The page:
As I write this column, it is still difficult to believe that a close collaborator of the VC tried to proactively take advantage of the chaos caused by the group of rascally students; trying to express his dissatisfaction at the VC’s management style and shift circumstances to create a niche for himself. I do not mean to single out anyone in particular, you know; but private interviews with a number of students who confessed that they were being used as proxies; lecturers, UB staff and pressmen, affirmed that the quisling did not have to look far to find cause for alarm.

He even paid a local tabloid that attempted to fan anti-Titanji flames along the so-called Northwest-Southwest divide in less than approximate English. Few will take exception that he played a wild card and it is interesting to speculate upon what might have opened a vein of savage indignation from a students’ strike to breaking the VC’s stronghold at the Central Administration.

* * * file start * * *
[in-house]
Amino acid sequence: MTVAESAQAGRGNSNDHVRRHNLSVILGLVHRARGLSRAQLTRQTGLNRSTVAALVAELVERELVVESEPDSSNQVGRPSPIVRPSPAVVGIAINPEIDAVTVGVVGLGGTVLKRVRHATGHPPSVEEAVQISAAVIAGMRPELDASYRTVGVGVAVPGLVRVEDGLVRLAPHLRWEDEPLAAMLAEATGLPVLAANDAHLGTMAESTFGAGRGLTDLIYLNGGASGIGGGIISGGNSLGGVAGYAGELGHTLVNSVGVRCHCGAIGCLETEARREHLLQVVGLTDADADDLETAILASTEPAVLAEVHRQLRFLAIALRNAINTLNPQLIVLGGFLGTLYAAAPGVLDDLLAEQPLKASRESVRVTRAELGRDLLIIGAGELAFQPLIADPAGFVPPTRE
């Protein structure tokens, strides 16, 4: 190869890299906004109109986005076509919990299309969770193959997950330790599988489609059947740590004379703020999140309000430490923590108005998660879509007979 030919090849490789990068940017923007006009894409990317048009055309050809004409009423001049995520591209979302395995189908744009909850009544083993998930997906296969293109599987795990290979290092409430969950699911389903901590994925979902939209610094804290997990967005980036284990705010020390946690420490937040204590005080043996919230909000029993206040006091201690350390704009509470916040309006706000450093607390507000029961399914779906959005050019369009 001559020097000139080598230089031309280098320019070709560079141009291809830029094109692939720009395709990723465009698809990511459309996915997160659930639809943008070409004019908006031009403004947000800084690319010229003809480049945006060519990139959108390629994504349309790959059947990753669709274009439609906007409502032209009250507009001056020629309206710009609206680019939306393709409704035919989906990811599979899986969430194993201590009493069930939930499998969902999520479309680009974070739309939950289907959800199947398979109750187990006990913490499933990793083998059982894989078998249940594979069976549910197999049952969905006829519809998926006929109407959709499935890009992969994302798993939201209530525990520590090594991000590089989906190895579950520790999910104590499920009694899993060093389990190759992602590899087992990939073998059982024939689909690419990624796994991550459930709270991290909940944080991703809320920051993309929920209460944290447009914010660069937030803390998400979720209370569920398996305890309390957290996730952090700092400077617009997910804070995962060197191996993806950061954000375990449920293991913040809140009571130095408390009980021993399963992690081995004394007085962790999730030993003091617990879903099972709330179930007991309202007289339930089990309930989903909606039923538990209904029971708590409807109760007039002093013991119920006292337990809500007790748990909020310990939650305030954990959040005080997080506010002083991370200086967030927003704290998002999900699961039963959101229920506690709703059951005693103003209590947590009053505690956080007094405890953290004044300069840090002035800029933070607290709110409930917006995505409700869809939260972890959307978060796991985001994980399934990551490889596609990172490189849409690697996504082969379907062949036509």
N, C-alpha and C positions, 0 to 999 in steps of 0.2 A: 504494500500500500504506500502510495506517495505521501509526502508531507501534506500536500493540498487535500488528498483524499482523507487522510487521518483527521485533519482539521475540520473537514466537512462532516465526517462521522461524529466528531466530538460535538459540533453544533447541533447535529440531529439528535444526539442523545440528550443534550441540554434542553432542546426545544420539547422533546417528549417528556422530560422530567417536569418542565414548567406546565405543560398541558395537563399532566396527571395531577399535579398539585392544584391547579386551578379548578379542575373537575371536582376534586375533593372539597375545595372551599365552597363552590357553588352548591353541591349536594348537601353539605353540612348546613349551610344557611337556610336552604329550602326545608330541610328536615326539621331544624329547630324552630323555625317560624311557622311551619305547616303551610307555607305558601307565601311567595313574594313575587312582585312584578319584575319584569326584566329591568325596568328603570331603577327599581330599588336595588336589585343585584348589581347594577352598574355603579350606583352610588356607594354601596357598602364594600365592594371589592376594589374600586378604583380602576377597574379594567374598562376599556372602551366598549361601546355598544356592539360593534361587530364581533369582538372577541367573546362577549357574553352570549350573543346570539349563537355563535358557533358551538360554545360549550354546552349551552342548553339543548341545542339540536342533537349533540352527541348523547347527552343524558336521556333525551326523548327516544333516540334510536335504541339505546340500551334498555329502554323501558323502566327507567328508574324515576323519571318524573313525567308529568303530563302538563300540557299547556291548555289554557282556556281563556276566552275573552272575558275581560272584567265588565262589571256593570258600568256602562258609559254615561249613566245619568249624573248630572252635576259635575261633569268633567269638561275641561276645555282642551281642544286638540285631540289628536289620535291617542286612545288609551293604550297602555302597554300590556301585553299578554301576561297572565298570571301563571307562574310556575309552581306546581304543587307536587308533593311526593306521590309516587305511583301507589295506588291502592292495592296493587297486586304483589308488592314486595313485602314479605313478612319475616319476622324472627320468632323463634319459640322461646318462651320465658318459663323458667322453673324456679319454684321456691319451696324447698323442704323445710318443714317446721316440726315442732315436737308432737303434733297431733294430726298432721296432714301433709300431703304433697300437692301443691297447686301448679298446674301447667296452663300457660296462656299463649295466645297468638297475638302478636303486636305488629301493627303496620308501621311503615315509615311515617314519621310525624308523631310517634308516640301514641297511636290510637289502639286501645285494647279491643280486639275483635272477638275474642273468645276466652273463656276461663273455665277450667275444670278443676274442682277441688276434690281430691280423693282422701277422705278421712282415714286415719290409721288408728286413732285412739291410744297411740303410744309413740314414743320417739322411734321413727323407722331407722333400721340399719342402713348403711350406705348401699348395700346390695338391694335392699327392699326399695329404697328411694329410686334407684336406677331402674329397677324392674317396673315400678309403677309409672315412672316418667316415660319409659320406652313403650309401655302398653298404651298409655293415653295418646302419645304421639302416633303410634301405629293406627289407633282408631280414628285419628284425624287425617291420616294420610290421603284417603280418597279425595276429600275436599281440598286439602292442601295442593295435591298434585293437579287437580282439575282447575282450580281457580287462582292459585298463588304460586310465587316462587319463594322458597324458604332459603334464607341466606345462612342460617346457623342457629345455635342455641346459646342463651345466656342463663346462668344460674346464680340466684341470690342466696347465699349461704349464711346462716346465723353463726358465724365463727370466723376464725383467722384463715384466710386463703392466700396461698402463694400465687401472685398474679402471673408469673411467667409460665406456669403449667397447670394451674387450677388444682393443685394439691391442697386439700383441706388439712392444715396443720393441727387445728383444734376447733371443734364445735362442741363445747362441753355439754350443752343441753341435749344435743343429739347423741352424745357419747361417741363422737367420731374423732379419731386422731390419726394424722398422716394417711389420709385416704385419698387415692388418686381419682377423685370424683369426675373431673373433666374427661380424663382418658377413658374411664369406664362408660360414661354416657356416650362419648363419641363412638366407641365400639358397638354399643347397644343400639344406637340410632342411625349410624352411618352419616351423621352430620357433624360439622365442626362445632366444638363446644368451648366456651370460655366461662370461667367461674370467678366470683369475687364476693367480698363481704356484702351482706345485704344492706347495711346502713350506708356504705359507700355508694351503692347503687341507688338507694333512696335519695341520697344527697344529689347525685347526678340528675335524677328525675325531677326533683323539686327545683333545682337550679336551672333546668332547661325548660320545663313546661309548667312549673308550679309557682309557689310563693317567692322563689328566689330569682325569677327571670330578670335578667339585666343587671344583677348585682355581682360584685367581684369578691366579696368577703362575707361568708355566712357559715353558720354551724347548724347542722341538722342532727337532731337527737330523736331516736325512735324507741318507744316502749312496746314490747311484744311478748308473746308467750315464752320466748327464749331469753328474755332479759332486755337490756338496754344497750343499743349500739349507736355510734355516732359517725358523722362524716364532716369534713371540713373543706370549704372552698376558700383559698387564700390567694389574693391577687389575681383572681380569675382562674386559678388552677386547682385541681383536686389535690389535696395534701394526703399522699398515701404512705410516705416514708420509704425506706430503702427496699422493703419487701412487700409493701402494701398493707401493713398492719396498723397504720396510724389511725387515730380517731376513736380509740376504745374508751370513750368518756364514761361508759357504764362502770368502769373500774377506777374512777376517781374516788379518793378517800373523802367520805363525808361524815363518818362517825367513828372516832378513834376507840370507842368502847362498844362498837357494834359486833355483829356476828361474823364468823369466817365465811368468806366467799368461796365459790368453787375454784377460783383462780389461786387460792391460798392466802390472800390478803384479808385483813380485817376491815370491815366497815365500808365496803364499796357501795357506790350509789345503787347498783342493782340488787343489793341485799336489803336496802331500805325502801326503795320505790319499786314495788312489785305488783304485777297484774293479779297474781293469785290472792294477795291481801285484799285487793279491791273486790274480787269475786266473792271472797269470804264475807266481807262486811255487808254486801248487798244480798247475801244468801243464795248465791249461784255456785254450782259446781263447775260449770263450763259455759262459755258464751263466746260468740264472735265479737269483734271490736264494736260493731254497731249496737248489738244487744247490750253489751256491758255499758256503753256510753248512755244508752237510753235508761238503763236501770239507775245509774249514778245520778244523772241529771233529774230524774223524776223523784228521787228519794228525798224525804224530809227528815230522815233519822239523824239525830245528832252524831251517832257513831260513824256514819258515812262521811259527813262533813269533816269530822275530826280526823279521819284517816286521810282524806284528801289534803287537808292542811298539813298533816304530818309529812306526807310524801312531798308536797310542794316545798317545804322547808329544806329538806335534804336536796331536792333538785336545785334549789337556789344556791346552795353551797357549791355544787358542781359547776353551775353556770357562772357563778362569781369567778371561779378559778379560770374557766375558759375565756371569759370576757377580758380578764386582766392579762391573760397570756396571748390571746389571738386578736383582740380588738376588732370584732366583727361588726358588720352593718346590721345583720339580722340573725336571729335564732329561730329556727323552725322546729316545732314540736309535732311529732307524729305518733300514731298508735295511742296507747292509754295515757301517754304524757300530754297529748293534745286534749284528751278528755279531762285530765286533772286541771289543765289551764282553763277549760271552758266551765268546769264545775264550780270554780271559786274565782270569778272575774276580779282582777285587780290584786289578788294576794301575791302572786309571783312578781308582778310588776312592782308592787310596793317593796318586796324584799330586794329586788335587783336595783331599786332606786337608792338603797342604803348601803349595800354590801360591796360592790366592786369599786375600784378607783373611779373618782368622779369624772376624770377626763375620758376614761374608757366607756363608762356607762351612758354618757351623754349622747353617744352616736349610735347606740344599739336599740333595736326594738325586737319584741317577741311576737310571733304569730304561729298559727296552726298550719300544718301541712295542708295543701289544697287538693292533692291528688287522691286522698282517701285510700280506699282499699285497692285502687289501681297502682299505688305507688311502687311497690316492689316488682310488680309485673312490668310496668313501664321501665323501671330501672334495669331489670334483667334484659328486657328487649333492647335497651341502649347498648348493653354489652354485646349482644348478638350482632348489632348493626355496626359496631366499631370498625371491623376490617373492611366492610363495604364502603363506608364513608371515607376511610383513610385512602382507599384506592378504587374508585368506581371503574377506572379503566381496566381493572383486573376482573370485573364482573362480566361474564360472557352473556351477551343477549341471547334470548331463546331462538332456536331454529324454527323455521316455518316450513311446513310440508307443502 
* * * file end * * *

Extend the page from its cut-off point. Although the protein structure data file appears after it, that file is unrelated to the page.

It has always been remarkable to me the extent to which some people can be obsessed with the greed for power. I see the current pattern of power struggle as a prime threat to the well being of the University; the danger of letting a group of woe-begotten crusty upstarts, some of whom still have elective courses to validate, others who cannot graduate since 2005, yet others who salivate at the Union’s coffers, with a constitution that is dangerously naïve, slip mindlessly into anarchy.